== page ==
The present invention relates to a method of making a building material from aggregate without the use of water or cement, and to the material made by that method. It should be clearly understood that the term "material," or "building material," as used herein, means anything produced using an aggregate. Such products include, but are not limited to, underground tunnel walls and structures, waterway walls and dams, seamless pipelines for long-distance movement of liquids, marine vessels and underwater structures, decorative and sculptured products, foundations, floors, interior and exterior walls, roofs, curtain walls, decorative panels and columns, sidewalks, driveways, patio surfaces, sidewalls and floors of irrigation ditches or water viaducts, and overlay surfaces for airport runways, bridges, highways and road surfaces, and the like.
The term "aggregate," as used herein, means any rock product, sand, gravel, and includes items normally discarded as worthless, such as dust and fines (200 mesh or less), fly ash and slag such as smelter slag, open hearth slag, blast furnace slag, electric furnace slag, and the like.
The method of the present invention employs resinous binder compositions, rather than cement and water, to produce aggregate building materials of controlled strength, porosity and weight. Two types of building materials result from this bonding method. One is a controlled strength, waterproof material, and the other is a controlled strength, porous material.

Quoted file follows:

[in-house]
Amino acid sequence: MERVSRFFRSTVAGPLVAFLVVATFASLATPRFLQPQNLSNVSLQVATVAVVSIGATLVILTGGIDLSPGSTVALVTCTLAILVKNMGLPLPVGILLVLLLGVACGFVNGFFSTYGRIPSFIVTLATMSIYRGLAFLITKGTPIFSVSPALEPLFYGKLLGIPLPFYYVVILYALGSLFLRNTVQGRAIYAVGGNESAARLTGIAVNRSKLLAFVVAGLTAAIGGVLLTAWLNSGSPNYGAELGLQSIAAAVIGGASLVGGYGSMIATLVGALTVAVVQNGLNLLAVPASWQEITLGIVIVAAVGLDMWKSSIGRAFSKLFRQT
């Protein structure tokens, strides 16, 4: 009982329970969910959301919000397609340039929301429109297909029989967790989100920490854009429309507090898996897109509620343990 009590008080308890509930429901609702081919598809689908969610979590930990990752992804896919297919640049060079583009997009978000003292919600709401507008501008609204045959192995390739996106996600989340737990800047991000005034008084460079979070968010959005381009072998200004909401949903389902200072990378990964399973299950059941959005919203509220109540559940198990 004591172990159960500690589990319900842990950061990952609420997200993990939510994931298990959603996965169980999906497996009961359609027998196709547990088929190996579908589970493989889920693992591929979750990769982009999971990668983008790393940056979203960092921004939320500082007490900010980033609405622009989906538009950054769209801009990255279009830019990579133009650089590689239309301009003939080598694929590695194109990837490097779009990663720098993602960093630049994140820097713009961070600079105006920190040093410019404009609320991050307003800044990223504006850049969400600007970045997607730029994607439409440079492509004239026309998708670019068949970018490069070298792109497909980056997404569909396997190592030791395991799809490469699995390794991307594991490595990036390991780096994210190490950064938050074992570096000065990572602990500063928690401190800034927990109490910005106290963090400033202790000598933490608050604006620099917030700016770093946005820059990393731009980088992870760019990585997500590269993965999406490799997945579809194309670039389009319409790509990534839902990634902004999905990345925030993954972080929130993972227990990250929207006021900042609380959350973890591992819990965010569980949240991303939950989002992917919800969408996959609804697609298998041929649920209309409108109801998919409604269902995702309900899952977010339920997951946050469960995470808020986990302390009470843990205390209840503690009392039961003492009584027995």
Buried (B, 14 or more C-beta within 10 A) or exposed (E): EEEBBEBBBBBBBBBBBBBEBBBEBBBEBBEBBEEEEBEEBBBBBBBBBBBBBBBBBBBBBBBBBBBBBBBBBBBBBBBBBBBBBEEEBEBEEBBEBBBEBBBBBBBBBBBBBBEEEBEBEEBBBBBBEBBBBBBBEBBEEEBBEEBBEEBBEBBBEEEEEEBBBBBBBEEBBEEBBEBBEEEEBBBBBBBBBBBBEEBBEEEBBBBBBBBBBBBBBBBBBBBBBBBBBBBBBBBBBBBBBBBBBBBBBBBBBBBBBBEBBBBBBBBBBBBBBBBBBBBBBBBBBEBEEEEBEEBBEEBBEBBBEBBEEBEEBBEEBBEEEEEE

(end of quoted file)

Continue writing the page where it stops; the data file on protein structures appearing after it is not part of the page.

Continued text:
In the controlled strength, waterproof material, the aggregate is gradated to provide a mixture of various particle sizes, including dust and fines, so that all the voids in the resulting product are filled. In the controlled strength, porous material, the aggregate is gradated to provide a mixture of various particle sizes, excluding dust and fines, so voids in the product remain open, allowing moisture to pass through the product.
Referring now to FIG. 1 of the drawing, there is illustrated a porous aggregate material made in accordance with the invention, and shown in section and to an enlarged scale. The particles 1 of aggregate are of various sizes in this gradated mixture, and each individual particle 1 has a coating 2 of resin completely around it. Note that the bond in the aggregate material is between the coatings 2; that is, the coating 2 around each particle 1 adheres to the coatings 2 around other particles 1. Due to the absence of dust and fines, the material contains voids 3 which cause it to be porous.
FIG. 2 illustrates a waterproof aggregate material, made in accordance with the invention. This material is also made of gradated aggregate particles 1, but in addition includes dust and fines 4 which fill the voids 3. Each speck of dust and fines 4 also has a coating 2 of resin completely around it which adheres to other coatings 2. Although there may be some minute spaces which are not completely filled by the dust and fines 4, they are sealed off from other such spaces so as to form isolated cells and water will not pass through the material.
Two types of resin binder compositions may be employed. One is a phenolic resin binder composition in a semi-clear liquid form which maintains the natural coloration of the aggregate. The other is a furan resin binder composition which discolors the aggregate to a black or dark brown tone.